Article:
Thursday, July 21, 2005
1831: Leopold I is crowned as King of the newly independent Belgians. His military prowess is such that he had been colonel of a regiment at age 5.
1873: Jesse James and the James-Younger gang pull their first train robbery, taking $3,000 from a Chicago, Rock Island & Pacific train at Adair, Iowa.
1911: Herbert Marshall ("The Medium is the Message") McLuhan is born at Edmonton, Alberta.
1948: Film director and entrepreneur David Lewelyn Wark "D.W." Griffith, who "almost single-handedly invented modern cinema," dies at Los Angeles, California. The Directors Guild of America, embarrassed by him, will later rename its D.W. Griffith Award.
1984: According to the United Auto Workers, the first "robot related death" in the U.S. occurs when a die cast operator is crushed between the back of a robot and a safety post at a factory in Jackson, Michigan.
2002: WorldCom, formerly America’s second-biggest telephone long-distance company files for bankruptcy, the largest in U.S. history.
Wednesday, July 20, 2005
Martina Navratilova and a "gay-friendly" credit card company called Do Tell, Inc., have settled their contractual dispute. The tennis star had licensed her name to be used for the company’s "Rainbow Card," but later became "very dissatisfied" with the marketing program, which targeted Showtime TV programs "The L Word" ("Lesbian") and "Queer as Folk," which she called "depraved."
The details of the settlement were not announced.
The new issue of the Cyberspace Law Committee’s Miscellaneous Internet-Related Legal News is out. As usual, editor Vince Polley has crammed it with news across the legal gamut. The latest issue and back issues are here.
Among the interesting stories in the July 15 issue:
* Software users are banding together to create a pro-user version of the Uniform Computer Information Transactions Act as an alternative to the stalled statute.
* France and Germany have found U.S.-style anonymous whistleblower hot lines, under which employees report possible misconduct, to be illegal.
* More than 98 percent of U.S. libraries are offering free Internet connections, without even requiring the purchase of a latte.
* A British web site that offers online gambling to Americans (illegally, say prosecutors) is going public on the London Stock Exchange, probably making billionaires of its owners.
* Internet bloggers are finding themselves subject to growing attention from federal regulators.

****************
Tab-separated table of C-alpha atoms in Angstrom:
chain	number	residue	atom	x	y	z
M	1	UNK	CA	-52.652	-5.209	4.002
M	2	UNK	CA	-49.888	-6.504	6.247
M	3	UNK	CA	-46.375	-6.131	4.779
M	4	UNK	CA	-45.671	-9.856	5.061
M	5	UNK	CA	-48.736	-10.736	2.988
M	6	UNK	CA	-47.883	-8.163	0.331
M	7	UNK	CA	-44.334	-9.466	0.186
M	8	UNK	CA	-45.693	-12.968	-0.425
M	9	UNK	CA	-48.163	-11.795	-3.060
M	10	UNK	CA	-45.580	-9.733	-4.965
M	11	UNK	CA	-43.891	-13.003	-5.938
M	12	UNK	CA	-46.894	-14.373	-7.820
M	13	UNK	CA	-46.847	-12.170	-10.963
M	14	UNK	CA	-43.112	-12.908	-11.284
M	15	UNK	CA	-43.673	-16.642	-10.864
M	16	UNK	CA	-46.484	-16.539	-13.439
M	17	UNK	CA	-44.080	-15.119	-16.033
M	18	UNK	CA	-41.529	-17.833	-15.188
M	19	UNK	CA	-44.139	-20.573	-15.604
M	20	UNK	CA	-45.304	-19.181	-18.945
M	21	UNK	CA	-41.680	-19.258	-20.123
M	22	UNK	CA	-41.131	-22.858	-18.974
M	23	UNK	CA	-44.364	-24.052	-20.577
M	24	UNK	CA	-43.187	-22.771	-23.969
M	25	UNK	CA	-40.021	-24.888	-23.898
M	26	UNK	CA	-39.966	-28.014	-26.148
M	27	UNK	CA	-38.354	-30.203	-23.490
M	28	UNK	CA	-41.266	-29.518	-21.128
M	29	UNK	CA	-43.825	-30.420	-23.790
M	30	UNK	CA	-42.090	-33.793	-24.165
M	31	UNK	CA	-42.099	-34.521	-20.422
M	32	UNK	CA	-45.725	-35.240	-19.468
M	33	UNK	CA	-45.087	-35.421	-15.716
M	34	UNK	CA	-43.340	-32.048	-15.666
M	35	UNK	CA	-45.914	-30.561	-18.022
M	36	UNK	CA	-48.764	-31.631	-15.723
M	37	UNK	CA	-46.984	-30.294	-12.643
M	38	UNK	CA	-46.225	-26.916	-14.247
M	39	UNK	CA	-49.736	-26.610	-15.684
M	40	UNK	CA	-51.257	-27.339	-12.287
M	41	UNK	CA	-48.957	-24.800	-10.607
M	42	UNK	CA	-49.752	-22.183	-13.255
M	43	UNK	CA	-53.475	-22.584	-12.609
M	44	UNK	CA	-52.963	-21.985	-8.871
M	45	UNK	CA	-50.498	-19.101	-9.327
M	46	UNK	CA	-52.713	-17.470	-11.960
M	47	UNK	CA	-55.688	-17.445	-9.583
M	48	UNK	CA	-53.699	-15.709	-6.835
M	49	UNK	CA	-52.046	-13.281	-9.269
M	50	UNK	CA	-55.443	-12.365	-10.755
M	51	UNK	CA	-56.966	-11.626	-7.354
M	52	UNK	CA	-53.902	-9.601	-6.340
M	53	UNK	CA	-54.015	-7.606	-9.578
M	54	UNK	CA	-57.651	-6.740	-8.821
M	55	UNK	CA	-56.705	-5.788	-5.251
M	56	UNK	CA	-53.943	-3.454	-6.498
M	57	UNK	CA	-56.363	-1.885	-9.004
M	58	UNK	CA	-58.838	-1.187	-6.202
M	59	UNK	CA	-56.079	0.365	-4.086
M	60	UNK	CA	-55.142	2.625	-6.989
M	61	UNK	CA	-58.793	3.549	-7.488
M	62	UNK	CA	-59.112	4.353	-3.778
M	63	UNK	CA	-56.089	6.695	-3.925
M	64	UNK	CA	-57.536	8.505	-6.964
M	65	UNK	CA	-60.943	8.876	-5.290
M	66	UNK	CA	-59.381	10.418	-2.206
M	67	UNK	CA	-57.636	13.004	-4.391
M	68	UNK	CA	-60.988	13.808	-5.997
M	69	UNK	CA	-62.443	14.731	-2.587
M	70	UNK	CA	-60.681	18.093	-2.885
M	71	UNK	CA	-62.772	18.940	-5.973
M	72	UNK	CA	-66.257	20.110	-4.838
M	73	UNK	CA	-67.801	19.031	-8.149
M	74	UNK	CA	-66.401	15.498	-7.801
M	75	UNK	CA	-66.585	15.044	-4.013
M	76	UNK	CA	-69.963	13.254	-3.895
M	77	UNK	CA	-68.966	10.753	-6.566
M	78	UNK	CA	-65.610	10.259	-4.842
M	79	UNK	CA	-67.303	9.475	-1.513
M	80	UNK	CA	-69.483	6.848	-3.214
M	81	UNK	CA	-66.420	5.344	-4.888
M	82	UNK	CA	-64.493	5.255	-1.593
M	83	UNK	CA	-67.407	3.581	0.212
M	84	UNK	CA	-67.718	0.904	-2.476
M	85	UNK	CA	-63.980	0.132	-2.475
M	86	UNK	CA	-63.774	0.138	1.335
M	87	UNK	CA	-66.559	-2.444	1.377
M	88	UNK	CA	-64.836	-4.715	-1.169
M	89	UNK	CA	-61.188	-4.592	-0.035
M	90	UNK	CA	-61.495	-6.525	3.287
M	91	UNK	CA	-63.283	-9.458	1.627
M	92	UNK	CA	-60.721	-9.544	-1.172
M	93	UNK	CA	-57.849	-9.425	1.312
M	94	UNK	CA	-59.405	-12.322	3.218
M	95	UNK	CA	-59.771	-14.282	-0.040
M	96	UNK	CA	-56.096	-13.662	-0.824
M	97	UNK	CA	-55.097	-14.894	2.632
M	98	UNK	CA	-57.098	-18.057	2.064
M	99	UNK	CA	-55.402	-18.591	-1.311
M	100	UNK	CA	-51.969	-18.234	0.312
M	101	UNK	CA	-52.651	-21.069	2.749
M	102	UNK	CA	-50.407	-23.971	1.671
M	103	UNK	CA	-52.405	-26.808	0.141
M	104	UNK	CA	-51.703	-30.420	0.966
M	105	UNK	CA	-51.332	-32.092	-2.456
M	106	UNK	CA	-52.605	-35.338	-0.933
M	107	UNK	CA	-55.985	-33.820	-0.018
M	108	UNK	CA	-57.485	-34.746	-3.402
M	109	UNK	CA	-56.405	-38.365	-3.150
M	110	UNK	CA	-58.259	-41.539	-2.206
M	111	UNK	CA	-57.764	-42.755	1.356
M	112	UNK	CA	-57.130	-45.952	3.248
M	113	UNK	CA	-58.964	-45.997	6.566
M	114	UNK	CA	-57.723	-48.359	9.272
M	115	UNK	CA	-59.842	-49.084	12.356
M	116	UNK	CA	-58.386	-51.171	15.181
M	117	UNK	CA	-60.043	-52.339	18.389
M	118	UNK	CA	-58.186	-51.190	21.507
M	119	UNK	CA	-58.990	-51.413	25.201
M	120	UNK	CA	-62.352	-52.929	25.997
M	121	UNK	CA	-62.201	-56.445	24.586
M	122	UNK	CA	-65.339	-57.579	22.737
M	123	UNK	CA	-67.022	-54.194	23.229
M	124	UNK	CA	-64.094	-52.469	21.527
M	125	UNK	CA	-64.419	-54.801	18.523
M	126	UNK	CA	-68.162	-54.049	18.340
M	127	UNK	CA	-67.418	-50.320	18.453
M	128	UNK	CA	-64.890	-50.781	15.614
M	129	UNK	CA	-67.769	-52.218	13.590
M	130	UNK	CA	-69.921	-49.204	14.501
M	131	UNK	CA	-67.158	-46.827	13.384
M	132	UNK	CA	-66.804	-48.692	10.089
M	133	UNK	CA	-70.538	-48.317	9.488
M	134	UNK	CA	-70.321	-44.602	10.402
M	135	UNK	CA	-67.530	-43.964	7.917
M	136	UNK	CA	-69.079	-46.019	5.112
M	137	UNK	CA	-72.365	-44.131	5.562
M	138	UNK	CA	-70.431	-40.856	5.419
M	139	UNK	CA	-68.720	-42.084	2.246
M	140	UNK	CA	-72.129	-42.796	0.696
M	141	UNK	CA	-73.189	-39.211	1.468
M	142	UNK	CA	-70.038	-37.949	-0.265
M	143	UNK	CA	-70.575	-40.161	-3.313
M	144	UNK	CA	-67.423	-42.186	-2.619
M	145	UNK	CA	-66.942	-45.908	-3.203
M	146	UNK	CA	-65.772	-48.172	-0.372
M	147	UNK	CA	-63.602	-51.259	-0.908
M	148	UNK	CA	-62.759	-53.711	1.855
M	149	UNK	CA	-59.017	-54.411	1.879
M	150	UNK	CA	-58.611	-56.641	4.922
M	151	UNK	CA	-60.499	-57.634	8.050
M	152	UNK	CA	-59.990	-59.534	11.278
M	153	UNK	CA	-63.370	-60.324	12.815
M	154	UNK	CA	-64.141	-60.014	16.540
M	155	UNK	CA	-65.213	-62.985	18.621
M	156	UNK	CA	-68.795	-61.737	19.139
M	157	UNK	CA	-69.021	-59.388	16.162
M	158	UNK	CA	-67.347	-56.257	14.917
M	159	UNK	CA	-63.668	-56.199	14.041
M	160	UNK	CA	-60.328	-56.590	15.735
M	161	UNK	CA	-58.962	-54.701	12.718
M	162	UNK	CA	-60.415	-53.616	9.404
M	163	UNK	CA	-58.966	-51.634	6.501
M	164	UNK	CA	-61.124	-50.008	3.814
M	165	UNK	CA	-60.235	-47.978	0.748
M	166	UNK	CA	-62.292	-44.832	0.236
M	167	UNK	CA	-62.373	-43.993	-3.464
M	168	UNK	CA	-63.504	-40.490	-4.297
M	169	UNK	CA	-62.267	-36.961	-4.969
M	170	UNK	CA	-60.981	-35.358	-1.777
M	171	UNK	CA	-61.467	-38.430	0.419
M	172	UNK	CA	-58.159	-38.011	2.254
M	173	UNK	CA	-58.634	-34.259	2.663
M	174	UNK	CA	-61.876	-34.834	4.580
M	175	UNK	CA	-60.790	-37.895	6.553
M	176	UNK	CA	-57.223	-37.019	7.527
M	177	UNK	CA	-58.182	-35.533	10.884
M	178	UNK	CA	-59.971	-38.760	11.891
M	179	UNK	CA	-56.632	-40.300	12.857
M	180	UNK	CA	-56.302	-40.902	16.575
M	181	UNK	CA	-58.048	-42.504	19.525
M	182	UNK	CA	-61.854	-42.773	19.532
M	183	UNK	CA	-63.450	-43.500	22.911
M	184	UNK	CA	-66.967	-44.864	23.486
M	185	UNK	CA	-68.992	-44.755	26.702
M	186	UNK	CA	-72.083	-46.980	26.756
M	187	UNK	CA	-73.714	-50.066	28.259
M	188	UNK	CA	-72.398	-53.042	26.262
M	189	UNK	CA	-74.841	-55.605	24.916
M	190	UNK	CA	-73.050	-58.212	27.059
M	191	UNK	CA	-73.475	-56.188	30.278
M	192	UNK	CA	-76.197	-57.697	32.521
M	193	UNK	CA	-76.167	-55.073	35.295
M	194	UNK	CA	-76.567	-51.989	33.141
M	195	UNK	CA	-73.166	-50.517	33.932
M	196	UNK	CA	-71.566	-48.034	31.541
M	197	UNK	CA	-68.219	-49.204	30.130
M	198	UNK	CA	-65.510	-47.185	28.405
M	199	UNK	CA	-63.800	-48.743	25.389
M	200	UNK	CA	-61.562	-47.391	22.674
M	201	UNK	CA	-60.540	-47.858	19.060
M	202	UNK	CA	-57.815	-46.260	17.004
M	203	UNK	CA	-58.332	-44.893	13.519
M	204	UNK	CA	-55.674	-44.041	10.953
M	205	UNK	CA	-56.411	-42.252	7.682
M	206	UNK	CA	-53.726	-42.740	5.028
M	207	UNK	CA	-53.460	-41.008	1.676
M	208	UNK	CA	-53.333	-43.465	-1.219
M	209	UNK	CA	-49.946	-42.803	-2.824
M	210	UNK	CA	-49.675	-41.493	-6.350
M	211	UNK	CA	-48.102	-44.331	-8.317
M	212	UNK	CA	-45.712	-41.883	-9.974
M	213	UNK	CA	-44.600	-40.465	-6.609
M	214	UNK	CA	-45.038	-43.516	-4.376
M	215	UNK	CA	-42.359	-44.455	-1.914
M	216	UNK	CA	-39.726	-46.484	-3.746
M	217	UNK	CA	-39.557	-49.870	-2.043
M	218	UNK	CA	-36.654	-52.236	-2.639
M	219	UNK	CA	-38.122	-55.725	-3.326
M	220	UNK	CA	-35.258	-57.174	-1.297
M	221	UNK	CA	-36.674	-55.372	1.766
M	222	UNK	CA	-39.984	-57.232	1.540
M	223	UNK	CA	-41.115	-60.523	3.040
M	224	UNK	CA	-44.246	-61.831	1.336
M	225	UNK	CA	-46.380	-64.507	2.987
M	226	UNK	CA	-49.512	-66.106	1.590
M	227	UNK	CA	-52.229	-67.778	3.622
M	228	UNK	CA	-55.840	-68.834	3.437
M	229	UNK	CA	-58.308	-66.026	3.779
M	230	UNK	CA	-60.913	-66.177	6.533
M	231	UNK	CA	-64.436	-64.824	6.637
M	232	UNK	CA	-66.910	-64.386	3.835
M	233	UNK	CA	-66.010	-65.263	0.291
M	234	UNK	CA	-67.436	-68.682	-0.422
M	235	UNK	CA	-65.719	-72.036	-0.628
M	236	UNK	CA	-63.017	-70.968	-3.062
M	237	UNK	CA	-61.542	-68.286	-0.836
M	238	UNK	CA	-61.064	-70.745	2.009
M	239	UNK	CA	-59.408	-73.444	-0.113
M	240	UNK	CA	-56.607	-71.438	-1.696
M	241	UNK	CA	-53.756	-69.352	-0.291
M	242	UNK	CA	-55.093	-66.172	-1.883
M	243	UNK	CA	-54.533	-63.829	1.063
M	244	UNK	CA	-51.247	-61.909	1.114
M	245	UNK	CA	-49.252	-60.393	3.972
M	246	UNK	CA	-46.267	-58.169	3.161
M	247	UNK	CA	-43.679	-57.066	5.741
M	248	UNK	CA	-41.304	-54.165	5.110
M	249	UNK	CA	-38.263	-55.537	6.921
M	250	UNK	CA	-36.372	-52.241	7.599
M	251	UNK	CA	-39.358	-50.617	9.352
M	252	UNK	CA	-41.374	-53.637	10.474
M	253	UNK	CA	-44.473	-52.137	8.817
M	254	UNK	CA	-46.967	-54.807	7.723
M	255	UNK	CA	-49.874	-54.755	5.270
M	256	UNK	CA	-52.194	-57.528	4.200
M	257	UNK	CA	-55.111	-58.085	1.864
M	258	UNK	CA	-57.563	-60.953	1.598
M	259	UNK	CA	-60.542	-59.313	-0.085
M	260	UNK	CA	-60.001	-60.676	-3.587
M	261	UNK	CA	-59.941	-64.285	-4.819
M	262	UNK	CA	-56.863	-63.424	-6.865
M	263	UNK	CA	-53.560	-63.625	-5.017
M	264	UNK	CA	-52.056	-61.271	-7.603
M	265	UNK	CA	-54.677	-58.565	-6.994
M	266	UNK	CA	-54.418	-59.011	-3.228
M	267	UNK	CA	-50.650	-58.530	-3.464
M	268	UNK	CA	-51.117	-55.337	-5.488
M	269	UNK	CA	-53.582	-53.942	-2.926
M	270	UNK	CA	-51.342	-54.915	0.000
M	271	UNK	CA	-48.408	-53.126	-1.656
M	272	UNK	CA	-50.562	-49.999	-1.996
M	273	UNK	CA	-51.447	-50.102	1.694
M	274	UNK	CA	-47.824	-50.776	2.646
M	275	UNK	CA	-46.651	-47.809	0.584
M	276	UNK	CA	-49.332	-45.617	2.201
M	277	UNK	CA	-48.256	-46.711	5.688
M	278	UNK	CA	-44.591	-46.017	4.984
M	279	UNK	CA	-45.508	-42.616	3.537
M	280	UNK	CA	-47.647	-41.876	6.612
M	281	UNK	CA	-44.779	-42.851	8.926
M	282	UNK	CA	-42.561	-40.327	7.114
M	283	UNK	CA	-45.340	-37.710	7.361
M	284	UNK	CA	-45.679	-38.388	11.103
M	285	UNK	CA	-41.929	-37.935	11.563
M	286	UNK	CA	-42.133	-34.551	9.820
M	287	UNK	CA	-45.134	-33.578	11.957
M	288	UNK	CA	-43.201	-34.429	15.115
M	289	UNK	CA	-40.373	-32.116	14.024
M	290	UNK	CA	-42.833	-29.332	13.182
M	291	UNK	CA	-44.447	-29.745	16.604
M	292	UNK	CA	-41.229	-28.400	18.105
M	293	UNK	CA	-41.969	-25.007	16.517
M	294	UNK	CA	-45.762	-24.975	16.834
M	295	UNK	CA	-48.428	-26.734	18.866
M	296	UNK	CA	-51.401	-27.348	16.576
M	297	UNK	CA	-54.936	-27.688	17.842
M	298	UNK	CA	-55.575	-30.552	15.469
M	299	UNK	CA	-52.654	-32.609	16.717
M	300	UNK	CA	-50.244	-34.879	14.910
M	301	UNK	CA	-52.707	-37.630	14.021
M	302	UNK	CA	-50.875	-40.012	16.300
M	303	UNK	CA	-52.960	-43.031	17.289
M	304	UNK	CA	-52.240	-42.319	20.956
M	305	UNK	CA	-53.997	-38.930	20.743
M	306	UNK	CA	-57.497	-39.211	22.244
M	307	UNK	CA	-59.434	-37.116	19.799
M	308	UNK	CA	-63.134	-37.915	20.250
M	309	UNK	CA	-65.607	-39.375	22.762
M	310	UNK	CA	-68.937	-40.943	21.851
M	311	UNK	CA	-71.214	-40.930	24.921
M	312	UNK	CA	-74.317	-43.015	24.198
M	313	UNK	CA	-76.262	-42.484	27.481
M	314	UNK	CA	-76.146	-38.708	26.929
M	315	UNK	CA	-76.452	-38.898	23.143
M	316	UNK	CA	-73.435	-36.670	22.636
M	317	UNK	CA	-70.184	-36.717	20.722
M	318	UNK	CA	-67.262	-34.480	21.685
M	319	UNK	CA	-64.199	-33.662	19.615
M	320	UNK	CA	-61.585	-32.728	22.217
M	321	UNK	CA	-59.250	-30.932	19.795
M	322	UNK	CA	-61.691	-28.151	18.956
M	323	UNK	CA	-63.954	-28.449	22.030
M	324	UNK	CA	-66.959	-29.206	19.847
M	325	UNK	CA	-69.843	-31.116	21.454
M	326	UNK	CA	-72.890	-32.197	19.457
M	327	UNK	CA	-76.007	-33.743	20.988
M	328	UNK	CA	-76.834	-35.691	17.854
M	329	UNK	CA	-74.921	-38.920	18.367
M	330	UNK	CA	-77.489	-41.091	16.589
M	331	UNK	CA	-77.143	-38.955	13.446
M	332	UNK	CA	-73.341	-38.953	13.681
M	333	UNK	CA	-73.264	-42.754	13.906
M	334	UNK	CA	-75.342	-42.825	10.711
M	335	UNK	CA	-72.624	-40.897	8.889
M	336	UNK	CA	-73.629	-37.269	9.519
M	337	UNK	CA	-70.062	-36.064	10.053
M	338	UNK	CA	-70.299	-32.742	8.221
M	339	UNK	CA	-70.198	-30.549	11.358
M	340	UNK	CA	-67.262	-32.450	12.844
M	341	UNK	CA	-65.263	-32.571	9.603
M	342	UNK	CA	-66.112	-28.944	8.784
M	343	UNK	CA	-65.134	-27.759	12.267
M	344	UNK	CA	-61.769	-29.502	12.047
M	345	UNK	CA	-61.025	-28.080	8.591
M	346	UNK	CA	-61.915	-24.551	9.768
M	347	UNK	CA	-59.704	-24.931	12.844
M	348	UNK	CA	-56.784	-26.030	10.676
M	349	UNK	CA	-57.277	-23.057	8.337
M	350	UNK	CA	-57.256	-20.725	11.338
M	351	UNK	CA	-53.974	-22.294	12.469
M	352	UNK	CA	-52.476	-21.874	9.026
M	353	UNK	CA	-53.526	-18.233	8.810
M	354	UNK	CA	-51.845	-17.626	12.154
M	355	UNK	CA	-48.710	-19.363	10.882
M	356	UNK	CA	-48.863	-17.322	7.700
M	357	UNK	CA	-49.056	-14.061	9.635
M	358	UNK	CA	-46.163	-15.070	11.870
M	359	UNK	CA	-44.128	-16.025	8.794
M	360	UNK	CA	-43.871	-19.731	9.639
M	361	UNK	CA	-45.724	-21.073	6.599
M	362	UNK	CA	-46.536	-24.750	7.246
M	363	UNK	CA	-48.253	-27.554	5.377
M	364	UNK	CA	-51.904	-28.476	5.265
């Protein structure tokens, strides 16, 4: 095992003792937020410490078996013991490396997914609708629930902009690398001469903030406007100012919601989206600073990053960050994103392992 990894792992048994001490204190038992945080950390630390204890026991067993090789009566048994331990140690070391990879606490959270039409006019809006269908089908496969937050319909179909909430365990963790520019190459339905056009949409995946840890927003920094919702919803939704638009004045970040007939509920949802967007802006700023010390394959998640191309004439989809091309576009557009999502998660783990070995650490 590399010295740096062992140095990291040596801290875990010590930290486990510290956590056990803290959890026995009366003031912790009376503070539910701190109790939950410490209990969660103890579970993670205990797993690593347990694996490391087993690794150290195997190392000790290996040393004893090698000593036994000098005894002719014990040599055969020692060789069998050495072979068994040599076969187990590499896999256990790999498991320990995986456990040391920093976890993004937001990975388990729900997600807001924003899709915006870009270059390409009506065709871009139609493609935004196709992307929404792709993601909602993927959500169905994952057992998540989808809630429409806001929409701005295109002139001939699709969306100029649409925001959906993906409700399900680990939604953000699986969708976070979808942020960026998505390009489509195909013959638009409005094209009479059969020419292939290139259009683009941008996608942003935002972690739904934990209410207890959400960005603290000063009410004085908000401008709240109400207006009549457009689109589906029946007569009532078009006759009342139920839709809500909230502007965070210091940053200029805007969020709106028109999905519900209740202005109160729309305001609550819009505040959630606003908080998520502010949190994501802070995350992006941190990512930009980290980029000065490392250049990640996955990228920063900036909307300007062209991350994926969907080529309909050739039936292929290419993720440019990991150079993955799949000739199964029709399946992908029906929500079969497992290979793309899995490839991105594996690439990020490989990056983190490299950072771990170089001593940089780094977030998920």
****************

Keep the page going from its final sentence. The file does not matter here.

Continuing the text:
* Australia has decided not to implement a national identity card, on the grounds that it would just make identity theft easier.
* A Florida man has been arrested for using his neighbor’s Wi-Fi signal to access the Internet on his own laptop. It’s a third-degree felony.
1519: Lawyer Gian Antonio Facchinetti de Nuce (Bologna Law 1544) is born to a family of modest means at Cravegna, Italy. In 1591 he'll be elected Pope as Innocent IX.
1861: The new Congress of the Confederate States of America takes up residence at Richmond, Virginia.
1872: Mahlon Loomis of West Virginia receives the first patent for wireless telegraphy. In 1868 he had transmitted signals 18 miles between two mountain tops, using kites as antennas.
1885: England's Footbal Association agrees to allow professionals to compete.
1922: The League of Nations goes happily about parceling out Africa to European powers, giving Togoland (Togo and part of Ghana) to France and Tanganyika (now part of Tanzania) to Britain.
1923: José Doroteo Arango Arámbula, better known as "Pancho Villa," is assassinated at Parral, in Chihuahua, Mexico. Last words: "Don't let it end like this. Tell them I said something."
1925: Clarence Darrow cross-examines William Jennings Bryan outdoors as part of the Scopes Monkey Trial circus at Cleveland, Tennessee. Bryan wins the case, but Darrow gets all the good lines in the play.
1940: Billboard Magazine introduces its Music Popularity Chart, successor to the Hit Parade and forerunner of the Hot 100. The first number one song: Frank Sinatra's I'll Never Smile Again.
1945: The U.S. Senate ratifies the Bretton Woods Agreement, the first international monetary pact in history.
1984: Officials of the Miss America pageant ask Vanessa Williams to turn in her crown after Penthouse magazine publishes nude photos of her. She'll go on to become the most successful former Miss America of recent decades.
2001: The two-hundred year-old London Stock Exchange goes public, with stock trading under the symbol LSE.
Tuesday, July 19, 2005
In a recent article, Daniel Markovits (Yale) tackled one of the Big Issues: a general theory of contract. Now Ethan Leib (UC-Hastings) (left) takes a respectful but critical look at Markovits's thesis in Collaboration, Organizations, and Conciliation in the General Theory of Contract, forthcoming in the Quinnipiac Law Review. Here's the abstract: